It’s unclear whether Mark Twain ever actually uttered: “It ain’t what you don’t know that gets you into trouble. It’s what you know for sure that just ain’t so.” But whoever said it, the sentiment perfectly sums up the challenges currently facing CIOs and data centre managers.
The next few months will be transformational in the server market and data centres. There will be new technologies, products and services that will change the way IT is consumed. In order to make sense of these new products and services, we need to step back and consider basic market dynamics to see the challenges facing CIOs and data centre managers. You don’t have to be a rocket scientist to see that the amount of data moving through the world is growing exponentially. The drivers of this data growth are the capability and capacity of devices, greater accessibility and increased usage. Some industry analysts believe these factors will drive data growth by a factor of six by 2020. The simple fact is that this data must be processed by servers in data centres, both public and private. This introduces new challenges to traditional data centres that have been built around the assumption that the company or organisation determines structure, value, quantity and accessibility to data. Consider that there is a ‘sea’ of data on the internet compared to the ‘ponds’ available in companies and organisations. Unlike traditional data in company systems, this ‘sea’ is unstructured, and the majority is of little or no value. You may have to sort through a million pictures of ‘cats’ before finding data that provides valuable insight into a customer’s behaviour or buying patterns.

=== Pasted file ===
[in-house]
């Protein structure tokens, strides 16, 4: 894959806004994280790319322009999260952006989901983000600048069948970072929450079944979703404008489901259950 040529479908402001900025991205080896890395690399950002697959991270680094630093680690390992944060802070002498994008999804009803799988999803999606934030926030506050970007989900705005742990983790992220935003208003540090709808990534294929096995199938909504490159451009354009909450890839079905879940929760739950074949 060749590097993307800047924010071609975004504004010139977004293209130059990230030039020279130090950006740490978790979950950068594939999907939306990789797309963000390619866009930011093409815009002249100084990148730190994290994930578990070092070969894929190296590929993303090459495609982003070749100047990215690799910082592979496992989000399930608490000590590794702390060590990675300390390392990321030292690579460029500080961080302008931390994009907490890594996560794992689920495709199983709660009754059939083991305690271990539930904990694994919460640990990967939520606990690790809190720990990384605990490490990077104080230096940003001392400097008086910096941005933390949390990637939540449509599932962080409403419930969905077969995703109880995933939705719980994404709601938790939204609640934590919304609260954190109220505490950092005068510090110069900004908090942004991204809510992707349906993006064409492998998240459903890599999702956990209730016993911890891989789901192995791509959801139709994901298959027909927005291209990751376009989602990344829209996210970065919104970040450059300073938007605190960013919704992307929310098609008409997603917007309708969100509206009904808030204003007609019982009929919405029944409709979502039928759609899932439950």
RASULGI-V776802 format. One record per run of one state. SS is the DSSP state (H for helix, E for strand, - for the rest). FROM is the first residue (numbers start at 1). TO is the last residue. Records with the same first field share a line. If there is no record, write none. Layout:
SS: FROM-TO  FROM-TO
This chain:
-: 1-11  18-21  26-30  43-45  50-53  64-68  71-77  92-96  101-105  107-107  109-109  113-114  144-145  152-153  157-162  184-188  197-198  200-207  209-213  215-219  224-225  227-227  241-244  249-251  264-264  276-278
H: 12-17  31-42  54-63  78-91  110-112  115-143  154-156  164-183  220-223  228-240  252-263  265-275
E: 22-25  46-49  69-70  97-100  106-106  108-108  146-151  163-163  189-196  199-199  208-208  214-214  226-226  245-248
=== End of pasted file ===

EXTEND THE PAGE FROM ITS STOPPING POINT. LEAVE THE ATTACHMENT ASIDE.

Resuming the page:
Behind the buzzwords